the world's largest land carnivore and also the largest bear (together
with the omnivorous Kodiak bear, which is approximately the same size).
An adult male weighs between 770 and 1,500 pounds (350–680
while an adult female is about half that size. Although it is closely
related to the brown bear, the polar bear has evolved to occupy a
narrow ecological niche, with many body characteristics adapted for
cold temperatures, for moving across snow, ice, and open water, and for
hunting the seals which make up most of its diet. Although most polar
bears are born on land, they spend most of their time at sea (hence
their scientific name meaning "maritime bear") and can hunt
consistently only from sea ice, so they spend much of the year on the
As of 2008, the World Conservation Union (IUCN) reports that the global
population of polar
bears is only 20,000 to 25,000, and is declining.
In 2006, the IUCN upgraded the polar bear from a species of least
concern to a vulnerable species. It cited a "suspected population
reduction of great than 30% within three generations (45 years)", due
primarily to global warming. Other risks to the polar bear include
pollution in the form of toxic contaminants, conflicts with shipping,
stresses from recreational polar-bear watching, and oil and gas
exploration and development. The IUCN also cited a "potential risk of
over-harvest" through legal and illegal hunting.
A little good news - on 15 May 2008, the United States listed the polar
bear as a threatened species under the Endangered Species Act
banned all importing of polar bear trophies. Importing products made
from polar bears had been prohibited from 1972 to 1994 under the Marine
Mammal Protection Act, and restricted between 1994 and 2008. Under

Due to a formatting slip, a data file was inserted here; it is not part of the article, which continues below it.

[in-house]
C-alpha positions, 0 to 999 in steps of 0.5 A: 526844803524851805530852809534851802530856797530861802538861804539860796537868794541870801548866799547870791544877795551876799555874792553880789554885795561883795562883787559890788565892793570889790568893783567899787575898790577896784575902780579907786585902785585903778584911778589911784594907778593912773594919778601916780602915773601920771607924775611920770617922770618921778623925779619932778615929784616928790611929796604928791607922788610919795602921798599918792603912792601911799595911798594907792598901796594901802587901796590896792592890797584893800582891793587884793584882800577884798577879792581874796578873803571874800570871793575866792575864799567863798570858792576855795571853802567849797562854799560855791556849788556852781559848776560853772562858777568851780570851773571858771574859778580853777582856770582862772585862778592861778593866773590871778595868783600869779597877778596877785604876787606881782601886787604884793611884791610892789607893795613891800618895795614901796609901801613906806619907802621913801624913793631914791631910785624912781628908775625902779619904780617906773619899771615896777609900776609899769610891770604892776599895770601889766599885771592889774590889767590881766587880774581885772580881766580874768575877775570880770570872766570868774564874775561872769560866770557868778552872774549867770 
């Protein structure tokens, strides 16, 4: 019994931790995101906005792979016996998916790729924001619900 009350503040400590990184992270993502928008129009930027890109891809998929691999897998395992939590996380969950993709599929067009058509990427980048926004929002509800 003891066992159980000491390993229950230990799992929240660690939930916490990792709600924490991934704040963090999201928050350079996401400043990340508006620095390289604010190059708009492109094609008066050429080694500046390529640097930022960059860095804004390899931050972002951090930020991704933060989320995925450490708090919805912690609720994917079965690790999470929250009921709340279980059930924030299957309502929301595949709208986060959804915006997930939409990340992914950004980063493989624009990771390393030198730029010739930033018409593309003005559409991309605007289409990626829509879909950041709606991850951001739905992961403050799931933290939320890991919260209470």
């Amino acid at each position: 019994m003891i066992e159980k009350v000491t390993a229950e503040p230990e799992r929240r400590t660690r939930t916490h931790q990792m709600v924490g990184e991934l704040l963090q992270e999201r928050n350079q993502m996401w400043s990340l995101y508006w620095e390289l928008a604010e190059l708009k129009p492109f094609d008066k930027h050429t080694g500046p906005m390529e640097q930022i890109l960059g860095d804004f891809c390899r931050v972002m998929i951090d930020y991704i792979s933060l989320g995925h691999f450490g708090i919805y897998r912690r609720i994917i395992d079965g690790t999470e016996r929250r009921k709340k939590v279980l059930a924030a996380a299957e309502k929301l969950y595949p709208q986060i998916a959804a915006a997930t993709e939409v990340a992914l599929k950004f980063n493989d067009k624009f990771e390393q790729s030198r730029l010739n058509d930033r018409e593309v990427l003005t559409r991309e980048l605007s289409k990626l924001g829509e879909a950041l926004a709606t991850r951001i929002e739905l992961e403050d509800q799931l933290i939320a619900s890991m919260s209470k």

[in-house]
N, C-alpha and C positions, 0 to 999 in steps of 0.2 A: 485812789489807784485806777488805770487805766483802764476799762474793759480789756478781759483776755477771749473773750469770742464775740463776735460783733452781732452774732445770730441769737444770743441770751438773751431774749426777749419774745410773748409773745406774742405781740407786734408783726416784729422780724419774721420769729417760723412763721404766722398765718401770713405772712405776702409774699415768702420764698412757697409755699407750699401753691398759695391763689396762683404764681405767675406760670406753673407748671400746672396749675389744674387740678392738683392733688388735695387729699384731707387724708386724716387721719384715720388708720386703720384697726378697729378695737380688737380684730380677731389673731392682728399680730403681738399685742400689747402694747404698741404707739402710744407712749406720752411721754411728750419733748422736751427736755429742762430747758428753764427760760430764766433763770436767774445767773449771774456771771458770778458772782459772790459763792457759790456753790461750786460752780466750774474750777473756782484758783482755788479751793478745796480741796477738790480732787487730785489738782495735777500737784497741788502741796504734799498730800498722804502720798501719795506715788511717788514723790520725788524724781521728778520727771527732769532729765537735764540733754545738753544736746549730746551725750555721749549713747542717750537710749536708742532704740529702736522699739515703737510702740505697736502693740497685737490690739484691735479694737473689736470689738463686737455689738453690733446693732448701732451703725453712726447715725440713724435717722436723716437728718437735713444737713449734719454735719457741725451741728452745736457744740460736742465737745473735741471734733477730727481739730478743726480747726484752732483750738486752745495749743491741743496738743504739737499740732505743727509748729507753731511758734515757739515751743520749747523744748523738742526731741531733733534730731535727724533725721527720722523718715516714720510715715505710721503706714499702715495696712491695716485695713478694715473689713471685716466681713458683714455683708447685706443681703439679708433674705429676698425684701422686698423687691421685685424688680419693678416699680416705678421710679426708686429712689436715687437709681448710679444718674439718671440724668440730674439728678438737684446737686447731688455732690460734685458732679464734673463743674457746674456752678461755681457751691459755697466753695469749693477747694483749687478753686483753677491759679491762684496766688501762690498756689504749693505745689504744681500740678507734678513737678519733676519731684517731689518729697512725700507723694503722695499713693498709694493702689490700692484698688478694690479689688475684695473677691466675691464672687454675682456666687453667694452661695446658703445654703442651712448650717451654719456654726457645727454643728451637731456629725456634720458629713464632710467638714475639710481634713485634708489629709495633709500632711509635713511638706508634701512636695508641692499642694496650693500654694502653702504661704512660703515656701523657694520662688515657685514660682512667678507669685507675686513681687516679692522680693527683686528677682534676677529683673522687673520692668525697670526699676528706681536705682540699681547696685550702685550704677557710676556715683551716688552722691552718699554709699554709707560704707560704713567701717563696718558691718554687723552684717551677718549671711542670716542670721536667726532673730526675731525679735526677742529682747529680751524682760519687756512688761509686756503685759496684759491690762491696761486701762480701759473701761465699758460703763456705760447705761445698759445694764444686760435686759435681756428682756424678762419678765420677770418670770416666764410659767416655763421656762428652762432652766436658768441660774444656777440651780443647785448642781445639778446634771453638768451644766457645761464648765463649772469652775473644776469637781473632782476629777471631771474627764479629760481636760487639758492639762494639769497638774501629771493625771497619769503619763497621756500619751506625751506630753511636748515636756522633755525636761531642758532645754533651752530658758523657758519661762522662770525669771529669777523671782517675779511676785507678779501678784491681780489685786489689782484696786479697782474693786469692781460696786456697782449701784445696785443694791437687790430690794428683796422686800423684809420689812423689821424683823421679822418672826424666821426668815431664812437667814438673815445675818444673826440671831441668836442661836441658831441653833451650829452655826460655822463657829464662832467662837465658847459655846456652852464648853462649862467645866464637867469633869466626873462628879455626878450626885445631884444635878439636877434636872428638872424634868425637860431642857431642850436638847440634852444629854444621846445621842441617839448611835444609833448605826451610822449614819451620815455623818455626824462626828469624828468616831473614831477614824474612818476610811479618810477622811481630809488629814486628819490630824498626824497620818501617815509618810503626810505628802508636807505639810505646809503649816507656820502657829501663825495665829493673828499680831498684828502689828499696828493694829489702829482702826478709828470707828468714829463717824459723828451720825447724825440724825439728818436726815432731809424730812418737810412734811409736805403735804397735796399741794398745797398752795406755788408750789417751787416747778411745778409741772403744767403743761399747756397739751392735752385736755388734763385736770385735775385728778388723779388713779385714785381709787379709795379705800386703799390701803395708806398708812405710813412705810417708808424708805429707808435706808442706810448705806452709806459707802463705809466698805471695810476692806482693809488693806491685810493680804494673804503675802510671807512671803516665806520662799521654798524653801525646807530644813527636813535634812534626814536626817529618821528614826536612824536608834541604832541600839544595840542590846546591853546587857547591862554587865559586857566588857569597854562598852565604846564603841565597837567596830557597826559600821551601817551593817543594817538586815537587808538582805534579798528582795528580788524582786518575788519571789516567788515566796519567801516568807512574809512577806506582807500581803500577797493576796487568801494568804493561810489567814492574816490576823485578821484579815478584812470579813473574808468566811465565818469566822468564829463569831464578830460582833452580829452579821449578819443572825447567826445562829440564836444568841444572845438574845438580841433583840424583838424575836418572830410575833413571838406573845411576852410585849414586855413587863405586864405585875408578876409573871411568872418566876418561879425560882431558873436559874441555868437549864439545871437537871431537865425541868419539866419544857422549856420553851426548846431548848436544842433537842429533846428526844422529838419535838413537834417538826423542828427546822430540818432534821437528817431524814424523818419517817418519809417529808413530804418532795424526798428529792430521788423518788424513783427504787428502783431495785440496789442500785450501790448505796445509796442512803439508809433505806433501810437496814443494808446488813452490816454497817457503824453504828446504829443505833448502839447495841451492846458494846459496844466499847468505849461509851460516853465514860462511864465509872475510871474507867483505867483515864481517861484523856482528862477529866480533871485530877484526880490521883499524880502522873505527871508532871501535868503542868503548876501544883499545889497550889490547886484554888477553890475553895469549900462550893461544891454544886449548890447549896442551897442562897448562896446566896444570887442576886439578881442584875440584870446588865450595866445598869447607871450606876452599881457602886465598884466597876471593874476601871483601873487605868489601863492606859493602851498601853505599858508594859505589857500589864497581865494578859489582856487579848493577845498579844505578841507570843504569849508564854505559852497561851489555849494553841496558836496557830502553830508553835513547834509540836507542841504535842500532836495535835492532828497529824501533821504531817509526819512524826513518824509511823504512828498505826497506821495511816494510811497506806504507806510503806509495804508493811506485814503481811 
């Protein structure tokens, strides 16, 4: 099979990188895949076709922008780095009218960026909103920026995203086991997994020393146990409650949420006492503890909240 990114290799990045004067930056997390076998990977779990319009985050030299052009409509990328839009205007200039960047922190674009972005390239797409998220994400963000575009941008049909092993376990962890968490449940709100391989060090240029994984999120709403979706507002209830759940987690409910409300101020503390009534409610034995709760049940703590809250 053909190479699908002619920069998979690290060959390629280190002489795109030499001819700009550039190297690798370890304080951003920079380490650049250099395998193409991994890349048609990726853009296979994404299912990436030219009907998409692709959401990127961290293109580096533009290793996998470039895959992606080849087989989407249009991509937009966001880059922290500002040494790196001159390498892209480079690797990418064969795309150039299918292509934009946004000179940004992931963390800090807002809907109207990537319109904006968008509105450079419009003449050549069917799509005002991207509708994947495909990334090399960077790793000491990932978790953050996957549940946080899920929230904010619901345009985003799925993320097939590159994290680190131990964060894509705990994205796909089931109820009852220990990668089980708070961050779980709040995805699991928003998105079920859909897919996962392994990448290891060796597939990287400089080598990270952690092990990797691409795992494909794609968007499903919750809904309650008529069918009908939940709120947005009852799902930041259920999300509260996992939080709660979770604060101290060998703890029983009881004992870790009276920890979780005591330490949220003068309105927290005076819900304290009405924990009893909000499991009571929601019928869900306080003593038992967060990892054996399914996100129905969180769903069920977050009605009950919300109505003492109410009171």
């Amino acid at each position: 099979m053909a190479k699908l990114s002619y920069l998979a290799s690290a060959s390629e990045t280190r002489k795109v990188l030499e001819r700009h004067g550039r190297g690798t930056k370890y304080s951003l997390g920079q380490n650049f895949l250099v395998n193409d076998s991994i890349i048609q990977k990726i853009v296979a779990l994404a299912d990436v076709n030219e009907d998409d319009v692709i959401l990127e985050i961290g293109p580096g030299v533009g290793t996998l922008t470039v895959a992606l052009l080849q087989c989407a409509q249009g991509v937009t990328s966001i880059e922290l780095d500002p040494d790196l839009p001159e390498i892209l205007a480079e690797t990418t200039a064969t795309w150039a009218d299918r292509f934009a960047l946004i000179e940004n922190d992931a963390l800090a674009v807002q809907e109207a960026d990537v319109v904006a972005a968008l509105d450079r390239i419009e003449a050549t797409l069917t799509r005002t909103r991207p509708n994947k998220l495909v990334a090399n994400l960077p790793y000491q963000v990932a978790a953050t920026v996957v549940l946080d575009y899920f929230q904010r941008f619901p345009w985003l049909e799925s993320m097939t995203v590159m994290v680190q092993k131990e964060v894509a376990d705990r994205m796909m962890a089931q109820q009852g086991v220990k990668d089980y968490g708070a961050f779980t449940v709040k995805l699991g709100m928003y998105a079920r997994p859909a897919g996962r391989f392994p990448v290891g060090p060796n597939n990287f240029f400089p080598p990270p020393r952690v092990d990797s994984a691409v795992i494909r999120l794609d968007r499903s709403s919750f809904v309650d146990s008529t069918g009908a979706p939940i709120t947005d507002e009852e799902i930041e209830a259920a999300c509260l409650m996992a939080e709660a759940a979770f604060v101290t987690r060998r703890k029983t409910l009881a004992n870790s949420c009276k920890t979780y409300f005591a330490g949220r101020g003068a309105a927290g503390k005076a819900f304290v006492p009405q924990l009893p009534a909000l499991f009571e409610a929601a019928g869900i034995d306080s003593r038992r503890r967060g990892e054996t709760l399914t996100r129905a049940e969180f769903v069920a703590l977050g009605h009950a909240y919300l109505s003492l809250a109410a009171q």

those restrictions, permits from the United States Fish and Wildlife
Service were required to import sport-hunted polar bear trophies taken
in hunting expeditions in Canada. The permit process required that the
bear be taken from an area with quotas based on sound management
principles. Since 1994, more than 800 sport-hunted polar bear trophies
have been imported into the U.S.
Canada has not followed suite with a hunting ban. The territory of
Nunavut accounts for 80% of Canadian kills. In 2005, the government of
Nunavut increased the quota from 400 to 518 bears, despite protests
from some scientific groups. In two areas where harvest levels have
been increased based on increased sightings, science-based studies have
indicated declining populations, and a third area is considered
data-deficient. While most of that quota is hunted by the indigenous
Inuit people, a growing share is sold to recreational hunters (0.8% in
the 1970s, 7.1% in the 1980s, and 14.6% in the 1990s). The Government
of the Northwest Territories maintain their own quota of
bears within the Inuvialuit communities of which some are set aside for